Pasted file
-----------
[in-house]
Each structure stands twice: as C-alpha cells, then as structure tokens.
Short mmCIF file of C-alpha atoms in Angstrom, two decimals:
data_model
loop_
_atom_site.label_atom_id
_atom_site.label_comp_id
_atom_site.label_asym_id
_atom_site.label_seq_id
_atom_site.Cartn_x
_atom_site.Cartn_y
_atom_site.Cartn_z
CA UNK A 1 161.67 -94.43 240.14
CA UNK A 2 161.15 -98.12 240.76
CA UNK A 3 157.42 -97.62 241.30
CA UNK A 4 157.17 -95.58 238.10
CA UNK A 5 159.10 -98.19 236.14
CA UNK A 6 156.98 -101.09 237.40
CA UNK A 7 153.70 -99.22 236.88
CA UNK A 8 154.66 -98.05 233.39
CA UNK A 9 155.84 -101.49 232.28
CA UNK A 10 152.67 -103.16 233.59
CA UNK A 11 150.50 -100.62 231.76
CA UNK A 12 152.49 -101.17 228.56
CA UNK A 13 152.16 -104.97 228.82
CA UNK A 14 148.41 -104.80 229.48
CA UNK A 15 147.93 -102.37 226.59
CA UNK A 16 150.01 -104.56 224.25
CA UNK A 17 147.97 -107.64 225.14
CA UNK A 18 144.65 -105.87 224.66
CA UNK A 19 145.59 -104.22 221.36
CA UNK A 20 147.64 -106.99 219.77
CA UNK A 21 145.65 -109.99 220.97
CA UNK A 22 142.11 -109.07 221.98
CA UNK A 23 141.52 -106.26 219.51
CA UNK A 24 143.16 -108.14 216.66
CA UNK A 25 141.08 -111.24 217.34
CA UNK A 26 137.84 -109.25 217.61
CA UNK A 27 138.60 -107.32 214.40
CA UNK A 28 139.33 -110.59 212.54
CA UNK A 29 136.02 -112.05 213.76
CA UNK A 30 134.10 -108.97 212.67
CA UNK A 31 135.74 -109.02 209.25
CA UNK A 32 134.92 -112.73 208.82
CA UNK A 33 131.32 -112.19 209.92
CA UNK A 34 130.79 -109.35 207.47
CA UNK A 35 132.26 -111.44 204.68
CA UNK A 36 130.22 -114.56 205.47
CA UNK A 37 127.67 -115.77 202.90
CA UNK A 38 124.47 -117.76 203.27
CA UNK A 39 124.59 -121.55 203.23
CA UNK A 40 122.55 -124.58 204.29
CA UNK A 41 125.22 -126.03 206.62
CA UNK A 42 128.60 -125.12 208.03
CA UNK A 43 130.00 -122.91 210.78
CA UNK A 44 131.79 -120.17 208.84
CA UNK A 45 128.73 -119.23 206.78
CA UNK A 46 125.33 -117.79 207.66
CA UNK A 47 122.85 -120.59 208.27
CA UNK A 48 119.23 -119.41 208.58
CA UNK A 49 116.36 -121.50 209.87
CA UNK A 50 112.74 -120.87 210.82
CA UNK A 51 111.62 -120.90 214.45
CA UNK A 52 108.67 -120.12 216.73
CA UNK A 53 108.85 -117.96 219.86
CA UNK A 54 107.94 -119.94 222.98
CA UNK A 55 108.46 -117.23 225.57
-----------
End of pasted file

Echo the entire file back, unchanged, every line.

[in-house]
Each structure stands twice: as C-alpha cells, then as structure tokens.
Short mmCIF file of C-alpha atoms in Angstrom, two decimals:
data_model
loop_
_atom_site.label_atom_id
_atom_site.label_comp_id
_atom_site.label_asym_id
_atom_site.label_seq_id
_atom_site.Cartn_x
_atom_site.Cartn_y
_atom_site.Cartn_z
CA UNK A 1 161.67 -94.43 240.14
CA UNK A 2 161.15 -98.12 240.76
CA UNK A 3 157.42 -97.62 241.30
CA UNK A 4 157.17 -95.58 238.10
CA UNK A 5 159.10 -98.19 236.14
CA UNK A 6 156.98 -101.09 237.40
CA UNK A 7 153.70 -99.22 236.88
CA UNK A 8 154.66 -98.05 233.39
CA UNK A 9 155.84 -101.49 232.28
CA UNK A 10 152.67 -103.16 233.59
CA UNK A 11 150.50 -100.62 231.76
CA UNK A 12 152.49 -101.17 228.56
CA UNK A 13 152.16 -104.97 228.82
CA UNK A 14 148.41 -104.80 229.48
CA UNK A 15 147.93 -102.37 226.59
CA UNK A 16 150.01 -104.56 224.25
CA UNK A 17 147.97 -107.64 225.14
CA UNK A 18 144.65 -105.87 224.66
CA UNK A 19 145.59 -104.22 221.36
CA UNK A 20 147.64 -106.99 219.77
CA UNK A 21 145.65 -109.99 220.97
CA UNK A 22 142.11 -109.07 221.98
CA UNK A 23 141.52 -106.26 219.51
CA UNK A 24 143.16 -108.14 216.66
CA UNK A 25 141.08 -111.24 217.34
CA UNK A 26 137.84 -109.25 217.61
CA UNK A 27 138.60 -107.32 214.40
CA UNK A 28 139.33 -110.59 212.54
CA UNK A 29 136.02 -112.05 213.76
CA UNK A 30 134.10 -108.97 212.67
CA UNK A 31 135.74 -109.02 209.25
CA UNK A 32 134.92 -112.73 208.82
CA UNK A 33 131.32 -112.19 209.92
CA UNK A 34 130.79 -109.35 207.47
CA UNK A 35 132.26 -111.44 204.68
CA UNK A 36 130.22 -114.56 205.47
CA UNK A 37 127.67 -115.77 202.90
CA UNK A 38 124.47 -117.76 203.27
CA UNK A 39 124.59 -121.55 203.23
CA UNK A 40 122.55 -124.58 204.29
CA UNK A 41 125.22 -126.03 206.62
CA UNK A 42 128.60 -125.12 208.03
CA UNK A 43 130.00 -122.91 210.78
CA UNK A 44 131.79 -120.17 208.84
CA UNK A 45 128.73 -119.23 206.78
CA UNK A 46 125.33 -117.79 207.66
CA UNK A 47 122.85 -120.59 208.27
CA UNK A 48 119.23 -119.41 208.58
CA UNK A 49 116.36 -121.50 209.87
CA UNK A 50 112.74 -120.87 210.82
CA UNK A 51 111.62 -120.90 214.45
CA UNK A 52 108.67 -120.12 216.73
CA UNK A 53 108.85 -117.96 219.86
CA UNK A 54 107.94 -119.94 222.98
CA UNK A 55 108.46 -117.23 225.57